The OnePlus 10 Pro has finally been updated with a 5000 mAh dual-cell battery. Like with previous dual-cell batteries, two smaller batteries charge and deplete in parallel, making it possible to recharge the entire capacity of the battery quicker compared to a conventional battery. The downside to this, however, is the requirement of a proprietary adapter in order to take advantage of SuperVOOC. Otherwise, using SuperVOOC charging doesn't result in excessive temperatures.
Battery life on the OnePlus 10 Pro sees noticeable improvement over the 9 Pro. In our lab tests, the 10 Pro benefitted from the bump in battery capacity from 4500 mAh to 5000, though it exceeded the expected improvement in a couple of areas.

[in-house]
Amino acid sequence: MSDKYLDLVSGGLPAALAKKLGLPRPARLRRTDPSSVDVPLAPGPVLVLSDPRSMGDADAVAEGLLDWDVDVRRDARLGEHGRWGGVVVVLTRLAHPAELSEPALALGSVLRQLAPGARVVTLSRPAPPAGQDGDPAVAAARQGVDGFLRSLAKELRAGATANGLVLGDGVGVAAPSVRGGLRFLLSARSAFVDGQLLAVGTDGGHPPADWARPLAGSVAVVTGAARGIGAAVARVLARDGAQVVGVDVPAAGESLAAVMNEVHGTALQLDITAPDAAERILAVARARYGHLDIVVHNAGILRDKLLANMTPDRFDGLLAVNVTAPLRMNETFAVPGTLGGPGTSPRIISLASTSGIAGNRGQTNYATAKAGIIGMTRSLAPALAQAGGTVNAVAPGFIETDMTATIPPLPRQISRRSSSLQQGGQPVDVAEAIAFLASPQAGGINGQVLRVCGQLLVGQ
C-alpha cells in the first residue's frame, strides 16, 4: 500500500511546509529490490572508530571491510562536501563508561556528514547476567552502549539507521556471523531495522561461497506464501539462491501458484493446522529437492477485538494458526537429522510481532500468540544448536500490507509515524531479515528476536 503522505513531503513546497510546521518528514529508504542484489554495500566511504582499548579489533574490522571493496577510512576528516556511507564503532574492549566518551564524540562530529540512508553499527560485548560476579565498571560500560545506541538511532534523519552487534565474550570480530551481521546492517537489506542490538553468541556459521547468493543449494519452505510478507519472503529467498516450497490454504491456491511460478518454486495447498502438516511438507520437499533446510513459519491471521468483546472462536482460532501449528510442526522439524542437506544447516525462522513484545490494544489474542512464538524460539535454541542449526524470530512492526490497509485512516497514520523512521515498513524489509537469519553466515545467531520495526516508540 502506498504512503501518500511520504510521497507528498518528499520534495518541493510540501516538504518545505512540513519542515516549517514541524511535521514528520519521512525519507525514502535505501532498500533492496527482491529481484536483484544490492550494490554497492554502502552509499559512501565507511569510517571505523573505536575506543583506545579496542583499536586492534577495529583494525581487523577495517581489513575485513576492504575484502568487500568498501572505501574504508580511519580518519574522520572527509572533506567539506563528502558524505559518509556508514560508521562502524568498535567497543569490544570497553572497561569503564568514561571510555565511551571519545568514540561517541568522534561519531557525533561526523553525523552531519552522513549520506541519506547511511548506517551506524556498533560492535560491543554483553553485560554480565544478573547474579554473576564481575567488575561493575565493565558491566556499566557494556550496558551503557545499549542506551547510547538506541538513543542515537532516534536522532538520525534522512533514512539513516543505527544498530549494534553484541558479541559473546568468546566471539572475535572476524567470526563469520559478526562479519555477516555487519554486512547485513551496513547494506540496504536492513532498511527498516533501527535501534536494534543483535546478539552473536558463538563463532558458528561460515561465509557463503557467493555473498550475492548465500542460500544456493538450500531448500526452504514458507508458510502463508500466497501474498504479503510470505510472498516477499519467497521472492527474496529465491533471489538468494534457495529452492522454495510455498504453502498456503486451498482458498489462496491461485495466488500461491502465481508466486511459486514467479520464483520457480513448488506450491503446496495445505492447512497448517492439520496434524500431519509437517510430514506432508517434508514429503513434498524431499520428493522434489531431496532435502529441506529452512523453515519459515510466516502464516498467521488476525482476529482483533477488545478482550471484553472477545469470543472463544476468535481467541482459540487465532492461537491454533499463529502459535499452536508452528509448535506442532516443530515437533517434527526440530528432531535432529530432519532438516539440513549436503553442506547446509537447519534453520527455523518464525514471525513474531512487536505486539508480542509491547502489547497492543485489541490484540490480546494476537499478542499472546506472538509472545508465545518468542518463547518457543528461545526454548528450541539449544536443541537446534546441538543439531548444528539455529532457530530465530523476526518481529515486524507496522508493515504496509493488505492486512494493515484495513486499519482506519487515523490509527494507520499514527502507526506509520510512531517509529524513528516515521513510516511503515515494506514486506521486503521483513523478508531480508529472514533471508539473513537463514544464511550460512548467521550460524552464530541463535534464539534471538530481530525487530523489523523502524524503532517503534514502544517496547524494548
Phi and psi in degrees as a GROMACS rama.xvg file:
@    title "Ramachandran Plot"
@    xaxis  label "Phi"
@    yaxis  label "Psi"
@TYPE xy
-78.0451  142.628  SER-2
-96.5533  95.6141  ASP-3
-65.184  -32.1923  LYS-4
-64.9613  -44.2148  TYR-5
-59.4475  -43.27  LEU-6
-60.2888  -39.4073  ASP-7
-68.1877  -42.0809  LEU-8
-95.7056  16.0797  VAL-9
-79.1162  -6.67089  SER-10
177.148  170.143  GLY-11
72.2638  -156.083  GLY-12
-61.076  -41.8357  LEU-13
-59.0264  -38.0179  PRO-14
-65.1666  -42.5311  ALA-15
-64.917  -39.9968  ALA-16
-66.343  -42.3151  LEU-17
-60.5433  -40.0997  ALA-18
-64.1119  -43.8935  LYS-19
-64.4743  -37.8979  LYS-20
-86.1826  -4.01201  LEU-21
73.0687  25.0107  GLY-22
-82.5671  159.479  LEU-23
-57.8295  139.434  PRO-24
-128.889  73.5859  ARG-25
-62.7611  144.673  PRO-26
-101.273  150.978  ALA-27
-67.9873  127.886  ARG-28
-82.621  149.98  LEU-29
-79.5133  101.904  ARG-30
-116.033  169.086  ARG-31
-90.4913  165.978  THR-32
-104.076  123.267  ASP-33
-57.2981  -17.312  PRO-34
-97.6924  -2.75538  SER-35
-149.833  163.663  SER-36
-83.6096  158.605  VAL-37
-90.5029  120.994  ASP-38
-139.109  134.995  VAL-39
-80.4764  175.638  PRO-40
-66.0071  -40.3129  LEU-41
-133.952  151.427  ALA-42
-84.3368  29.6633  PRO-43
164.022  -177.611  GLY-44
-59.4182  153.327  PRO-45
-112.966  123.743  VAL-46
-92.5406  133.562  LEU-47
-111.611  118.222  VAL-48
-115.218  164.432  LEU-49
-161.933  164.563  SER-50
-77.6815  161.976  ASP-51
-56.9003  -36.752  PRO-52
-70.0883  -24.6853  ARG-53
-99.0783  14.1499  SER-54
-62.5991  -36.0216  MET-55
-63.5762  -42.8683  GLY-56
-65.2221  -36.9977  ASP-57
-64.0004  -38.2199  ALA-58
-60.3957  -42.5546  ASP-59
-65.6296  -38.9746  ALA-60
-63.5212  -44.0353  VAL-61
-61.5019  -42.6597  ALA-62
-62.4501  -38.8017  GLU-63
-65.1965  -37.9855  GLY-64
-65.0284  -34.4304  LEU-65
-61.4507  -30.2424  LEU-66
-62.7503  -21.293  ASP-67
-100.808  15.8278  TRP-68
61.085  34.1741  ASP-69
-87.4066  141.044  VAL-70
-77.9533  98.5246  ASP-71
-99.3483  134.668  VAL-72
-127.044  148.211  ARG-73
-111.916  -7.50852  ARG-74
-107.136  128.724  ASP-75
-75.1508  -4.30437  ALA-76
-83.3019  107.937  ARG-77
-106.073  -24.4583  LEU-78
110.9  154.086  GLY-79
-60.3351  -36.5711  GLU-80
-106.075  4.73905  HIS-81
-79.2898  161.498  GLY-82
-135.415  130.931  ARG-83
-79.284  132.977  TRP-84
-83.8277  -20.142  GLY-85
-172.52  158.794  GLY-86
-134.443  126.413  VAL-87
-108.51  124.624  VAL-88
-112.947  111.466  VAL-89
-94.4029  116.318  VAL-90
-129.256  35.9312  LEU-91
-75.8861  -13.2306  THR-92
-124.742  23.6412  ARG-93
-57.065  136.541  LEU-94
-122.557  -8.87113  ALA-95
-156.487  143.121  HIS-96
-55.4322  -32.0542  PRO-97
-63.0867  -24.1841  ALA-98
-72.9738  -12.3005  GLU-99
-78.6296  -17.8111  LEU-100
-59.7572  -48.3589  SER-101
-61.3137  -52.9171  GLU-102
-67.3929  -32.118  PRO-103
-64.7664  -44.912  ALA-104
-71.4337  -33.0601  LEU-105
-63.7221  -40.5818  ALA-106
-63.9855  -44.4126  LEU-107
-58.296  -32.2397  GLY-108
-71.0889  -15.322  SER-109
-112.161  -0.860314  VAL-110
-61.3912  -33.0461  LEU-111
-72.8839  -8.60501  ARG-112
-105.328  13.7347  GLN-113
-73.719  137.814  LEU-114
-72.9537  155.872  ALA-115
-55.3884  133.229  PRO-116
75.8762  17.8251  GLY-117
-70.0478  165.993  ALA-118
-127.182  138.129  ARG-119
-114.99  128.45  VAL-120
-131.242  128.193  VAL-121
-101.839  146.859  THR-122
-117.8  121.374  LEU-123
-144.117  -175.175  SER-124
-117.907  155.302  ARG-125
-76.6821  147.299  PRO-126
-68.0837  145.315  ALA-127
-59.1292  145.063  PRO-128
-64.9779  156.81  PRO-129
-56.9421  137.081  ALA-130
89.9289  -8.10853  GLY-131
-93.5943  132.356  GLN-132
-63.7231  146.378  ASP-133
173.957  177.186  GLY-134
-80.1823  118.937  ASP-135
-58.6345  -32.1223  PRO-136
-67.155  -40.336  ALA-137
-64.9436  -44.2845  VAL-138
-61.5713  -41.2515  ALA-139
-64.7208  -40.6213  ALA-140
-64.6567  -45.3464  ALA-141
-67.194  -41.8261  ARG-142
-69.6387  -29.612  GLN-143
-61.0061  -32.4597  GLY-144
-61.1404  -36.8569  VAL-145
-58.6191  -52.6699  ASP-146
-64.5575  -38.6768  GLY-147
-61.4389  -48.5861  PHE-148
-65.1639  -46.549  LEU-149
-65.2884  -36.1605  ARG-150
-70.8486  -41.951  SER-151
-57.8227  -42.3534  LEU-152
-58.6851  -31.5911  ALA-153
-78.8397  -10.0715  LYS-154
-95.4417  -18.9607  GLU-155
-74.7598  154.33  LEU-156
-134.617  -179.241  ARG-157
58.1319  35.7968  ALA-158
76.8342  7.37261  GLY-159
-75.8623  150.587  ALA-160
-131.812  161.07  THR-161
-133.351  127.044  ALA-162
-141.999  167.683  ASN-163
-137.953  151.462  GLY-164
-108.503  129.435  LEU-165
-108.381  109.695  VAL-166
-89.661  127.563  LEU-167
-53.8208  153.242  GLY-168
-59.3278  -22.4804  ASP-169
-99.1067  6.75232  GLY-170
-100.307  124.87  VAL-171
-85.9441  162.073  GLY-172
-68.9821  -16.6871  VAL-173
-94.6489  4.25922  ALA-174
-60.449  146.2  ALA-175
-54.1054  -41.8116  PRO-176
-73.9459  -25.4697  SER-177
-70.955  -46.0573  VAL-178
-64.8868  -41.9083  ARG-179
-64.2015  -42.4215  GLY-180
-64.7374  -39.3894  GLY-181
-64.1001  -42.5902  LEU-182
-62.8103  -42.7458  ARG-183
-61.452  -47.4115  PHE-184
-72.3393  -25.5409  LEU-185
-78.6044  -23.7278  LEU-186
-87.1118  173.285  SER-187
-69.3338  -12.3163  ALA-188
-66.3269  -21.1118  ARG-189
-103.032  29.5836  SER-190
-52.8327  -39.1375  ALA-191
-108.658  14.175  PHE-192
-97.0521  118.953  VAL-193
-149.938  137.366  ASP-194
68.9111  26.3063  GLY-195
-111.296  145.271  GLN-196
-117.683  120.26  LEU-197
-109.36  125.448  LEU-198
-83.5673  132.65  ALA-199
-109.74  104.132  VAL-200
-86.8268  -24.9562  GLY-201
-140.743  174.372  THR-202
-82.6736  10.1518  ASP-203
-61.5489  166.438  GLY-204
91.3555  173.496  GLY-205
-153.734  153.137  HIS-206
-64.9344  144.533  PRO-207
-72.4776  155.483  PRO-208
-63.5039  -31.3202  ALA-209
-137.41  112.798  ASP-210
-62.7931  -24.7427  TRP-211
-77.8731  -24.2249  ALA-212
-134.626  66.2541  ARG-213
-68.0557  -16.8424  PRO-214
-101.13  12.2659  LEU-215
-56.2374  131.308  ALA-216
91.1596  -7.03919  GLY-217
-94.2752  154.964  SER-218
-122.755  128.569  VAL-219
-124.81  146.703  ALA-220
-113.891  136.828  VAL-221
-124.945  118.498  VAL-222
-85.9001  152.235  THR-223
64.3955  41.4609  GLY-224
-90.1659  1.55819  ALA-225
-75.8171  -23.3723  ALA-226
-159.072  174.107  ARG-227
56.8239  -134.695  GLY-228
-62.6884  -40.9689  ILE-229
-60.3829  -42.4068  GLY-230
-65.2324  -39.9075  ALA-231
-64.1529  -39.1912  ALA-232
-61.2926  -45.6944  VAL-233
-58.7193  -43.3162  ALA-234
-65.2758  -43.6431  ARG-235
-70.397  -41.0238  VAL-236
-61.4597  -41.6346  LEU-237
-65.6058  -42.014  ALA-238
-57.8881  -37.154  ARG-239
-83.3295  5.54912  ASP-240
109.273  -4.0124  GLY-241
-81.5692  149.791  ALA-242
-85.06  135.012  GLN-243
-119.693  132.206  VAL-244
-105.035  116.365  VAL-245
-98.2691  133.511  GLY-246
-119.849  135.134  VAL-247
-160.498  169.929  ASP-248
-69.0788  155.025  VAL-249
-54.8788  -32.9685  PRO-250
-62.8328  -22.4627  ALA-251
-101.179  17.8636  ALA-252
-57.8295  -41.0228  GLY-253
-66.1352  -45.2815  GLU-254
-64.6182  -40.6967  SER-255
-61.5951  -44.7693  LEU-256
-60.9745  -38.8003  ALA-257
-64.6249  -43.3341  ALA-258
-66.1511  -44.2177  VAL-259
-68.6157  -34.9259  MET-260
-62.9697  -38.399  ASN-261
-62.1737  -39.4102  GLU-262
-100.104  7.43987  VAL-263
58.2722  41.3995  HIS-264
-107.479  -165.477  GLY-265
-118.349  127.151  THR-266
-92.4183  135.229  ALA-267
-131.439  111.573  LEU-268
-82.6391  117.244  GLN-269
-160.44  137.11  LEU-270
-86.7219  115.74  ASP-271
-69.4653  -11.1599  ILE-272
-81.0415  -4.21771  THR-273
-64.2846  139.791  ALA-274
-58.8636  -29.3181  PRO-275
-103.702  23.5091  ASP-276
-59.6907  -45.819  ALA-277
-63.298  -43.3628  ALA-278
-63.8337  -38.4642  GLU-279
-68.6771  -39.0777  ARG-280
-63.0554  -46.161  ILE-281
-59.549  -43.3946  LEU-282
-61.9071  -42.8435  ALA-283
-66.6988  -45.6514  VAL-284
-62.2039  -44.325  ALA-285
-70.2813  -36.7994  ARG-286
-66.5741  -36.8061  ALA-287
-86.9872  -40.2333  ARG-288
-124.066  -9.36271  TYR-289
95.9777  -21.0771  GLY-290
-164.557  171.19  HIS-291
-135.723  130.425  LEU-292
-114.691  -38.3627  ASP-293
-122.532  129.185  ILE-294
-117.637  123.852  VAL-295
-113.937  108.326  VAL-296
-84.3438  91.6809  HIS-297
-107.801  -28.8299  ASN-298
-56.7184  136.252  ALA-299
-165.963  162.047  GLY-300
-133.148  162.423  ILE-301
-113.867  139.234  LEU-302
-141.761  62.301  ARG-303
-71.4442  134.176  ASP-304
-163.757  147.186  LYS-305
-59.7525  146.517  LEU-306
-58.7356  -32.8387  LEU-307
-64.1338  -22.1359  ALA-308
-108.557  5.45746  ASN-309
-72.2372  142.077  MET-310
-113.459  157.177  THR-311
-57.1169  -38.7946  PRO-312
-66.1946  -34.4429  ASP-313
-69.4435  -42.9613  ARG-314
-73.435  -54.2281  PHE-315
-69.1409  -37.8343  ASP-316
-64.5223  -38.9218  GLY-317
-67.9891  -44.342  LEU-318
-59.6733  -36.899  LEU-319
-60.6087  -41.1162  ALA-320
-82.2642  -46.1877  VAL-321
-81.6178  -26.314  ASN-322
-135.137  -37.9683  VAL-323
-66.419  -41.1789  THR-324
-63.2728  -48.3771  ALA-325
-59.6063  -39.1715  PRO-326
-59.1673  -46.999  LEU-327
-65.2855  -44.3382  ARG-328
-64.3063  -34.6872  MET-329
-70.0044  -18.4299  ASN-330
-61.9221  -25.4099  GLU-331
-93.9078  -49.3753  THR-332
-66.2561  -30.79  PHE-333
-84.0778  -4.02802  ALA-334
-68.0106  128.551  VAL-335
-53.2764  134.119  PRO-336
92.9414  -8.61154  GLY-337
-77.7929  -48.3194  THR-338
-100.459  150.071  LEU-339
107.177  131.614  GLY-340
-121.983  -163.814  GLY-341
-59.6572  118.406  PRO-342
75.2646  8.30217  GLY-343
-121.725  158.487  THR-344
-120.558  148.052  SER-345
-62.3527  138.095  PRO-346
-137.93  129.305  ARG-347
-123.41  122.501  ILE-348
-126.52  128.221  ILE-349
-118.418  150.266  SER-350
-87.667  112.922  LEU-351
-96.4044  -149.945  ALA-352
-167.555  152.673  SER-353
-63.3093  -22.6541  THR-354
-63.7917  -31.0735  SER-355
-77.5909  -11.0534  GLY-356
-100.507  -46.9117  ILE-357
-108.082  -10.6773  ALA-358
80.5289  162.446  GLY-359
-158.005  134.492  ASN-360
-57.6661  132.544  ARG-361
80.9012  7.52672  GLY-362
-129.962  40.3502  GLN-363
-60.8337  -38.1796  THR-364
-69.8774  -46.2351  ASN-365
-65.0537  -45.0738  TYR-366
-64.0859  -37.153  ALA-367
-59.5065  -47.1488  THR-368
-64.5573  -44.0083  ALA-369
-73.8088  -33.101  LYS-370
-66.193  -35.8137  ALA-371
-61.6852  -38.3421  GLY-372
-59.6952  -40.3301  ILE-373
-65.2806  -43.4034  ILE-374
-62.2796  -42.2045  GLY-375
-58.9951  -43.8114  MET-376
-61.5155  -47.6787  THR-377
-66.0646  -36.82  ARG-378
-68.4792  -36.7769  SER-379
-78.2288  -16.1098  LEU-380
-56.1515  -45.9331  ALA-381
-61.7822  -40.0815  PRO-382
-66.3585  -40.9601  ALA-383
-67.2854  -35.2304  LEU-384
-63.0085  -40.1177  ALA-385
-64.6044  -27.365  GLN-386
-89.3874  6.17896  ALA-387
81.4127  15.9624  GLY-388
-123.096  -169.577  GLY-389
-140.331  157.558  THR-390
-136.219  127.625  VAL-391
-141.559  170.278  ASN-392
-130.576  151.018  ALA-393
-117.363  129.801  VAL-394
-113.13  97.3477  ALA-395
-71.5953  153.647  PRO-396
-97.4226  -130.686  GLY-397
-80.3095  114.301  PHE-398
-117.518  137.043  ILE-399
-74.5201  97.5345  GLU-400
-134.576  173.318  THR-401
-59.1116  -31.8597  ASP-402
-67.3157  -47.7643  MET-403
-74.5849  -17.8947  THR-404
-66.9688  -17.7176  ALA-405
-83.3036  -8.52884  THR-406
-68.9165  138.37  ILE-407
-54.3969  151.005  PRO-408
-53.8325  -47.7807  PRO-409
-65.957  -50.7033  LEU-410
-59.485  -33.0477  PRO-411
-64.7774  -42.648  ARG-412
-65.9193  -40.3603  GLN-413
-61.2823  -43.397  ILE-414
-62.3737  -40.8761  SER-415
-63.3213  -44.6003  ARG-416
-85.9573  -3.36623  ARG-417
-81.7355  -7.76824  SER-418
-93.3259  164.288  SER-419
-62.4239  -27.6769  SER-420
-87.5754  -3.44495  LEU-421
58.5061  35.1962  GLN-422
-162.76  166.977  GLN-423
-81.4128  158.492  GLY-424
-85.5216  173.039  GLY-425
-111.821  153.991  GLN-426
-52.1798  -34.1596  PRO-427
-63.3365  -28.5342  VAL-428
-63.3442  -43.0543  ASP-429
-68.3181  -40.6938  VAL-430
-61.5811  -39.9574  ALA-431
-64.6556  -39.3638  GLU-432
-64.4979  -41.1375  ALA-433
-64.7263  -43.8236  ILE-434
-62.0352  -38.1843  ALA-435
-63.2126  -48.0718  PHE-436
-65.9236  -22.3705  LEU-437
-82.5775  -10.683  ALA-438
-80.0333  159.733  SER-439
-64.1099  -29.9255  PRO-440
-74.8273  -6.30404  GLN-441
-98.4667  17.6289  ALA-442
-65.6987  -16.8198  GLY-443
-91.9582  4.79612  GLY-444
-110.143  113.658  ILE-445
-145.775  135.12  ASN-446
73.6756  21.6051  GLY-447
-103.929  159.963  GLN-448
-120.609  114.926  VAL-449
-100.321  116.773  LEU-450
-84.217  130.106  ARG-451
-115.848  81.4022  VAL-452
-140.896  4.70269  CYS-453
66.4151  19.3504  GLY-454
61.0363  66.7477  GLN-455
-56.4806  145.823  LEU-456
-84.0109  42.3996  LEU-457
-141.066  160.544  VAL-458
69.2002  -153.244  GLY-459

With an overall score of 107h, the OnePlus 10 Pro yielded 33:17h of call time, 13:38h of web browsing, and 16:20h of video. Despite the larger battery, both call and web times were about the same, but the video score improved. Standby battery drain was significantly better this time around.
Our battery tests were automated thanks to SmartViser, using its viSerDevice app. The endurance rating denotes how long the battery charge will last you if you use the OnePlus 10 Pro for an hour of telephony, web browsing, and video playback daily. More details can be found here.
Video test carried out in 60Hz refresh rate mode. Web browsing test done at the display's highest refresh rate whenever possible. Refer to the respective reviews for specifics. To adjust the endurance rating formula to match your own usage patterns check out our all-time battery test results chart where you can also find all phones we've tested.